Story behind “Open the Eyes of my Heart”
Posted on August 21, 2009 by Paul | 13 Comments | Jump to Comments Box Below
Leading others in worshiping God is not a talent that can be learned; it’s a mission that must be placed on a heart. It’s one that has been warmly embraced by Paul Baloche. A prolific songwriter and inspired praise leader, Paul has written or co-written more than 120 recorded worship songs. His experiences as a worship leader fuel Paul’s creative expression. He’s led worship in a variety of locales including Asia, Africa, Australia, and New Zealand, not to mention his home church, Community Christian Fellowship in Lindale, Texas, where he serves as praise and worship pastor.
Among the most moving of his songs is “Open the Eyes of My Heart.”
“Of all the songs that I’ve written, it’s amazed me how people have responded to this one so quickly,” says Paul. “I’ve gotten more e-mails and calls and letters and responses from churches saying, ‘This is the theme of our church this year,’ or ‘This is the theme of our conference,’ or ‘This is the cry of our hearts.’ It’s great hearing people resonate with that same desire to say, ‘I’ve been in religion a long time and that’s not enough. I want to know Him. I want to see God. I want to wake up each day and be more aware of Your presence in my life. I want to see Your kingdom in the midst of this world, so I can be a part of it and I can do my part.’”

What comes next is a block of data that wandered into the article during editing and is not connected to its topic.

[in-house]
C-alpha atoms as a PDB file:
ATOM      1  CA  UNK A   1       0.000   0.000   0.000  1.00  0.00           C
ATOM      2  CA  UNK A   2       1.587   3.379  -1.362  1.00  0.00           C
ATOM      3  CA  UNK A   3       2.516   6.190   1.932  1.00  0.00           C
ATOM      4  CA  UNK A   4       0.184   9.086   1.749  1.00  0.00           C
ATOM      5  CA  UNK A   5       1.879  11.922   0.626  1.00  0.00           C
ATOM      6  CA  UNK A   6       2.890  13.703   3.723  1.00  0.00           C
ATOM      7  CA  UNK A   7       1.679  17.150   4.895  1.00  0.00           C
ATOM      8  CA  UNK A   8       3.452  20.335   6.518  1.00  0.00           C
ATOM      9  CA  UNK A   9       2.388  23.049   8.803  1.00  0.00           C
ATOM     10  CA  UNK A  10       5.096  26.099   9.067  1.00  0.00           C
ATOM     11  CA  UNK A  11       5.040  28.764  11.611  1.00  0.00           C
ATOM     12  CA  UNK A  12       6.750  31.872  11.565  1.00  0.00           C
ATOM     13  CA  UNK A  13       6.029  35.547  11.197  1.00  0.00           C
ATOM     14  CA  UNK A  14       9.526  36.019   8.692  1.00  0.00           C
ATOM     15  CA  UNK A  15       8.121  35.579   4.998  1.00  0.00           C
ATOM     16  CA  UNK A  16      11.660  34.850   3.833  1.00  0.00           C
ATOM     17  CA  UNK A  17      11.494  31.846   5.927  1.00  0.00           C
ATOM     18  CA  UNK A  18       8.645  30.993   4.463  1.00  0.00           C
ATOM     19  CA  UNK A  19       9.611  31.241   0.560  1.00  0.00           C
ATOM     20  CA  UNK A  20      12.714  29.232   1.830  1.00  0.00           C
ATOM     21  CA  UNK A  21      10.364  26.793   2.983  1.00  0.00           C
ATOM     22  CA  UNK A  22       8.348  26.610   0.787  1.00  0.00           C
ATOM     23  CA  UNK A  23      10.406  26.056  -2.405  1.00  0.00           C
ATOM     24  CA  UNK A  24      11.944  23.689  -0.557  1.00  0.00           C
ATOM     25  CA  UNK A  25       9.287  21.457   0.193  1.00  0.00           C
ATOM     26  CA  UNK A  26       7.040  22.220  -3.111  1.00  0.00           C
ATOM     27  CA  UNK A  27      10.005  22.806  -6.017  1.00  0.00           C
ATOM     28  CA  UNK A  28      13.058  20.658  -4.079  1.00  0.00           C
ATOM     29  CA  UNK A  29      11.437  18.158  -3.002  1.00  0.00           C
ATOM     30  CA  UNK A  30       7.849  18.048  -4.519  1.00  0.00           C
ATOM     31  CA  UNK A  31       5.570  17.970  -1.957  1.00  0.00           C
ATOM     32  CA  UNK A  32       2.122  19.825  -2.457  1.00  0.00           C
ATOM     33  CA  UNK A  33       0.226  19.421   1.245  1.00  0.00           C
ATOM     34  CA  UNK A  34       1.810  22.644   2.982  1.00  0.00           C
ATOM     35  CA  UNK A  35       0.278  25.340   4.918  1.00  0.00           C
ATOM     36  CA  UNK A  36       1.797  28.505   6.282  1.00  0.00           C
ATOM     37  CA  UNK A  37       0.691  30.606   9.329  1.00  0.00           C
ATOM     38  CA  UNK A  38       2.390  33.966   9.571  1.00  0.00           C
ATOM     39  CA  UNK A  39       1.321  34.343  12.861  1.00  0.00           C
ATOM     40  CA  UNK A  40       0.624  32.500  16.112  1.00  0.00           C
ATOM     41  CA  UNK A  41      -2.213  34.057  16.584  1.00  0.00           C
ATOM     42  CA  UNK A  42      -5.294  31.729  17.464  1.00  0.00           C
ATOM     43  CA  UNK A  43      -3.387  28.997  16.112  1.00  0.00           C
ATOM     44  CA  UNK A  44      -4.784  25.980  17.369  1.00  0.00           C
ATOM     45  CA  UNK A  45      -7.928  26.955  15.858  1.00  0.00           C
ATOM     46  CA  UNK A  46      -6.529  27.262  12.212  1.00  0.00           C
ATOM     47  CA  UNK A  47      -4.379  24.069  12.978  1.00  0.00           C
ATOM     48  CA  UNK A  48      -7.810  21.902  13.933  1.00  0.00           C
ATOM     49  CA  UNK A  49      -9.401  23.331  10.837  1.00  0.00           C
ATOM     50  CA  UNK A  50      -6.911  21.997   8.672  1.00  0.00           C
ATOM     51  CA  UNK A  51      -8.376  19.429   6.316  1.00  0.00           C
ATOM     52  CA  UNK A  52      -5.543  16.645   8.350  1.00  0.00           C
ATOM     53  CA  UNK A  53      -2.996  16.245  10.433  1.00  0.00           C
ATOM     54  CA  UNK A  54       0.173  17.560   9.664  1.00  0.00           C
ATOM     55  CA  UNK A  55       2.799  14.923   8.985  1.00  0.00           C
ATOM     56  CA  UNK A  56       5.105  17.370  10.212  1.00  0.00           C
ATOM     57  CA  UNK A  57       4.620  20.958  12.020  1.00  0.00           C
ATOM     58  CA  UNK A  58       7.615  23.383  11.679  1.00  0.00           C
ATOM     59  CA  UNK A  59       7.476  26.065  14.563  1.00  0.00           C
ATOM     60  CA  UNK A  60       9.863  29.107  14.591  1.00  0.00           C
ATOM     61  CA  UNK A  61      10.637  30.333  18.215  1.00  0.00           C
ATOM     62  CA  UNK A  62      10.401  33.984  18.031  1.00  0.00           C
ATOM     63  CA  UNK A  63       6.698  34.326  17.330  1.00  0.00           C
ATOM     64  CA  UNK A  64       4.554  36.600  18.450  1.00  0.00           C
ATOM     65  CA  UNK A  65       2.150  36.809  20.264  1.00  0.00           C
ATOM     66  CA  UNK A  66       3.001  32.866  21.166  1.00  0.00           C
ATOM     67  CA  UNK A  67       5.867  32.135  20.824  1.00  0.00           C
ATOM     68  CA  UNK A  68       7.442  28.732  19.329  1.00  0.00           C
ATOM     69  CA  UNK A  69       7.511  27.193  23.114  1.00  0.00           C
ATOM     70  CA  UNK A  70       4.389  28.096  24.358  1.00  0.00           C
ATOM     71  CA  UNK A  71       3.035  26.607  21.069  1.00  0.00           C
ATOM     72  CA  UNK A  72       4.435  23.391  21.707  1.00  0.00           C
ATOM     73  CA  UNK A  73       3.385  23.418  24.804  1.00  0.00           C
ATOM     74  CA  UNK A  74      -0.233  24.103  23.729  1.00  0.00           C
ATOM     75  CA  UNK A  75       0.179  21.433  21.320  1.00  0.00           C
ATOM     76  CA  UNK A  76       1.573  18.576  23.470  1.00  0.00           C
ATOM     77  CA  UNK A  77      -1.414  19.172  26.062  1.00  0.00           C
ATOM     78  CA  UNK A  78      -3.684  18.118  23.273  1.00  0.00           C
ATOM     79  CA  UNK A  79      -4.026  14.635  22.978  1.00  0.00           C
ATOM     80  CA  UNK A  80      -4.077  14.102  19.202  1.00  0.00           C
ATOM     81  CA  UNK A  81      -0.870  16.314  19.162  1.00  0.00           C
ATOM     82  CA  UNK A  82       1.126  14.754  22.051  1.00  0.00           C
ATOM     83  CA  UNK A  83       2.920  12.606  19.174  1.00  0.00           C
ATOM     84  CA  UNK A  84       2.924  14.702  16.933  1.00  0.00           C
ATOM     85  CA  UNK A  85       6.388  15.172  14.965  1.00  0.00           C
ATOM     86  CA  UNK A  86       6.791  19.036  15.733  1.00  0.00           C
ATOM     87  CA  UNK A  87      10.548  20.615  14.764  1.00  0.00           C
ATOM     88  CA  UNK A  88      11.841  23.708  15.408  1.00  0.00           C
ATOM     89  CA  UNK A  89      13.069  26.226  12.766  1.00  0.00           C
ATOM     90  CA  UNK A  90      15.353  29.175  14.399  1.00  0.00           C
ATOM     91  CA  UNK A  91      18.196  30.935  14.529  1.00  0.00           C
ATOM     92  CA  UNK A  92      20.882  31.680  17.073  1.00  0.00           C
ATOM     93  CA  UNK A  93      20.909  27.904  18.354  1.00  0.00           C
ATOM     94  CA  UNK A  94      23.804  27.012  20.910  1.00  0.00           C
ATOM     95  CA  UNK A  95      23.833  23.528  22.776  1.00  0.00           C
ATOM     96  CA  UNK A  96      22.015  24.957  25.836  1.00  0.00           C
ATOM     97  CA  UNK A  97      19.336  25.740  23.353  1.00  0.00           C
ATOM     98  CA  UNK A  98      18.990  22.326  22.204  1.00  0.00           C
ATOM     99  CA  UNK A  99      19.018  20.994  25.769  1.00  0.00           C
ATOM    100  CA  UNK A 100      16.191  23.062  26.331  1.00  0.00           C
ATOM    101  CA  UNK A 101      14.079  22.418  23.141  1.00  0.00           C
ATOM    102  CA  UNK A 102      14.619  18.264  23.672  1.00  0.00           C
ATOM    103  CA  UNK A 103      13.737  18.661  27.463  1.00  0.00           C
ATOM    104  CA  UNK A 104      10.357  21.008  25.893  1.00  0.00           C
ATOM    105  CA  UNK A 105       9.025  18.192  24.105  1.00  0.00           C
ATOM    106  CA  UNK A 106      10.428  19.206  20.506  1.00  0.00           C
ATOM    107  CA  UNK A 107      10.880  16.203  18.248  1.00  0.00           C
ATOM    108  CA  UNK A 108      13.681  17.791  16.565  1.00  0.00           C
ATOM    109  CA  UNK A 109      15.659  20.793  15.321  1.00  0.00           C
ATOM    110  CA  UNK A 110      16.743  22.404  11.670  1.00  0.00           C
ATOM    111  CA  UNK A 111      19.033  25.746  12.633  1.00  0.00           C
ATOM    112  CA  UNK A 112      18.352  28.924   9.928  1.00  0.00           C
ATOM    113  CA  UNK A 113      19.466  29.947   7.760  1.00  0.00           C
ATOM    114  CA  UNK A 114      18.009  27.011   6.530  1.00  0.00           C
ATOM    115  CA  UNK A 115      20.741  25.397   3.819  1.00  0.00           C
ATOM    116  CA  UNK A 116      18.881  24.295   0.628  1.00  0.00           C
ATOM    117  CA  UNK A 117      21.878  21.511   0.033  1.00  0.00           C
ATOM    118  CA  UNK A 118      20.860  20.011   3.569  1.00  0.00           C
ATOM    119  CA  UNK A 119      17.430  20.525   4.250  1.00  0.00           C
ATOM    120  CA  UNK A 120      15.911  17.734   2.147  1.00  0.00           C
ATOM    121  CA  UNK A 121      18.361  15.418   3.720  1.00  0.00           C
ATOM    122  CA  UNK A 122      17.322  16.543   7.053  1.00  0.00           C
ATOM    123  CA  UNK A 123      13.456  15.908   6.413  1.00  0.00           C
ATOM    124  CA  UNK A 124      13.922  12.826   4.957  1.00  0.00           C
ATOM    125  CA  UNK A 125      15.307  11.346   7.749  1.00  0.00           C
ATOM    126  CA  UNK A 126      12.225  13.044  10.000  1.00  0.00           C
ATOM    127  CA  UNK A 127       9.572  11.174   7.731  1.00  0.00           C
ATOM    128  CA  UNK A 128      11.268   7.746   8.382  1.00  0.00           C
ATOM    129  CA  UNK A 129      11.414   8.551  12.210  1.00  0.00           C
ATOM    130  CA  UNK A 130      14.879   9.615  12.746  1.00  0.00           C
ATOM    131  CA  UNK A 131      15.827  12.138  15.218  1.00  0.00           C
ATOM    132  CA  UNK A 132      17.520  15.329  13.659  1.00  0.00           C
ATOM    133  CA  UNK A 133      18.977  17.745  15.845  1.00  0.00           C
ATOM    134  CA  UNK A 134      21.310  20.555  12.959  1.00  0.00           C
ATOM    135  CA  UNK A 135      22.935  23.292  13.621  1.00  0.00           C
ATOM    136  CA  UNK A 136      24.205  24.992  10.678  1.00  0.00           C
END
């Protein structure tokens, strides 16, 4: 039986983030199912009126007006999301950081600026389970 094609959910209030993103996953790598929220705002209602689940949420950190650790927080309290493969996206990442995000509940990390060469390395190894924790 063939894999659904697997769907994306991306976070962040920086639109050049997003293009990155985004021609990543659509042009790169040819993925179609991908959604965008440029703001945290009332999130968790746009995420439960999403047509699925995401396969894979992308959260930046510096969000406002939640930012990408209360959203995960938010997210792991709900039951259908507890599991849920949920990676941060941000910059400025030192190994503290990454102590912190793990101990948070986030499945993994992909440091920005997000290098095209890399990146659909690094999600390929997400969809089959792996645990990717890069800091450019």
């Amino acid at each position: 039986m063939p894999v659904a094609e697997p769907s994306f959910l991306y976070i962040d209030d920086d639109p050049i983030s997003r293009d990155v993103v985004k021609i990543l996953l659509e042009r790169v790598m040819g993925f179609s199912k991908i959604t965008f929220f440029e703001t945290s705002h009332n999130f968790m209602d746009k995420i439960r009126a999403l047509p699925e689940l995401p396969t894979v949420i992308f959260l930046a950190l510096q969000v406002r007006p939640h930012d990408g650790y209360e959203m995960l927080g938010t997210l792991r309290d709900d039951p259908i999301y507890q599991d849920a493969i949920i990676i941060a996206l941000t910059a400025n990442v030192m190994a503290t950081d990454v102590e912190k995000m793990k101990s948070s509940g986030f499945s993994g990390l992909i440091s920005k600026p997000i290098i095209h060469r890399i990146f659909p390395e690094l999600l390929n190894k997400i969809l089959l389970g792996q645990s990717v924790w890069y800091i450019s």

Paul says the song was inspired in part by Ephesians 1:18.
“The Apostle Paul was writing a letter to the Ephesians and he says, ‘I pray that the eyes of your heart would be enlightened.’ That verse stirred in my heart. One morning, while playing during a ministry time at my church, I began to sing that phrase over and over again: ‘Open the eyes of my heart, Lord. Open the eyes of my heart.’ The whole song pretty much rolled off my tongue while prayerfully playing my guitar and singing out to Him. It really is a simple song that reflected the sincere prayer of my heart.”
He admits the song was also influenced by his teaching experiences.
“For years, I’ve taught at these worship conferences on Biblical worship and Biblical expressions of worship,” he says. “It occurred to me that so often we’re teaching the externals. In Psalm 95 it says, ‘Come let’s sing for joy. Let’s shout out loud. Let’s kneel in worship. Let’s clap our hands.’ That’s all neat, but I began to realize you can teach externals, but unless something is happening from the inside out, it’s just really a form. It’s like a cloud without rain.”